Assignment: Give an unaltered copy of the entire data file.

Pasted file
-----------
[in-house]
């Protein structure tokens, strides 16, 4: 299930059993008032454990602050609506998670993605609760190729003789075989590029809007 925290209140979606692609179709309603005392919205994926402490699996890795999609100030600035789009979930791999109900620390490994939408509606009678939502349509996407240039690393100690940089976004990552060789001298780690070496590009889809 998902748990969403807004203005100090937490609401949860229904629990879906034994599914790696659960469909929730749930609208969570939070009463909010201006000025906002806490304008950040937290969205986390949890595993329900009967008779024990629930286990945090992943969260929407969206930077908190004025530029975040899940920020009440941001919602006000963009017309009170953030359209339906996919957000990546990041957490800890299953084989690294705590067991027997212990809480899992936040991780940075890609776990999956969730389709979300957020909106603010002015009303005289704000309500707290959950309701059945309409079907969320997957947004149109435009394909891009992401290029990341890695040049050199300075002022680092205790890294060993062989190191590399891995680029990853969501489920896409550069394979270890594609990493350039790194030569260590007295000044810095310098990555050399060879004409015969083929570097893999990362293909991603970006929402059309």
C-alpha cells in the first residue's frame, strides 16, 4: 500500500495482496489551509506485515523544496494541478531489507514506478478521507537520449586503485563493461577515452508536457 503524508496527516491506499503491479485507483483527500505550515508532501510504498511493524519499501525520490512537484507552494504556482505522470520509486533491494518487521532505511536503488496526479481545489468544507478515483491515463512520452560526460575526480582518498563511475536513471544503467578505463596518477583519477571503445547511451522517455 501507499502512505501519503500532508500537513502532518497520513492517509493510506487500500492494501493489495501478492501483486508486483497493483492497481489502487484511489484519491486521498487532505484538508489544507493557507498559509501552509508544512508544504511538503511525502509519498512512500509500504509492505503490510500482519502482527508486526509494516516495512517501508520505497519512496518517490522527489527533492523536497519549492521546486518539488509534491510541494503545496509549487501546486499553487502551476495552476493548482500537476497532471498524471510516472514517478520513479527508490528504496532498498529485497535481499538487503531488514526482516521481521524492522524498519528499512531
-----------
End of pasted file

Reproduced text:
[in-house]
């Protein structure tokens, strides 16, 4: 299930059993008032454990602050609506998670993605609760190729003789075989590029809007 925290209140979606692609179709309603005392919205994926402490699996890795999609100030600035789009979930791999109900620390490994939408509606009678939502349509996407240039690393100690940089976004990552060789001298780690070496590009889809 998902748990969403807004203005100090937490609401949860229904629990879906034994599914790696659960469909929730749930609208969570939070009463909010201006000025906002806490304008950040937290969205986390949890595993329900009967008779024990629930286990945090992943969260929407969206930077908190004025530029975040899940920020009440941001919602006000963009017309009170953030359209339906996919957000990546990041957490800890299953084989690294705590067991027997212990809480899992936040991780940075890609776990999956969730389709979300957020909106603010002015009303005289704000309500707290959950309701059945309409079907969320997957947004149109435009394909891009992401290029990341890695040049050199300075002022680092205790890294060993062989190191590399891995680029990853969501489920896409550069394979270890594609990493350039790194030569260590007295000044810095310098990555050399060879004409015969083929570097893999990362293909991603970006929402059309």
C-alpha cells in the first residue's frame, strides 16, 4: 500500500495482496489551509506485515523544496494541478531489507514506478478521507537520449586503485563493461577515452508536457 503524508496527516491506499503491479485507483483527500505550515508532501510504498511493524519499501525520490512537484507552494504556482505522470520509486533491494518487521532505511536503488496526479481545489468544507478515483491515463512520452560526460575526480582518498563511475536513471544503467578505463596518477583519477571503445547511451522517455 501507499502512505501519503500532508500537513502532518497520513492517509493510506487500500492494501493489495501478492501483486508486483497493483492497481489502487484511489484519491486521498487532505484538508489544507493557507498559509501552509508544512508544504511538503511525502509519498512512500509500504509492505503490510500482519502482527508486526509494516516495512517501508520505497519512496518517490522527489527533492523536497519549492521546486518539488509534491510541494503545496509549487501546486499553487502551476495552476493548482500537476497532471498524471510516472514517478520513479527508490528504496532498498529485497535481499538487503531488514526482516521481521524492522524498519528499512531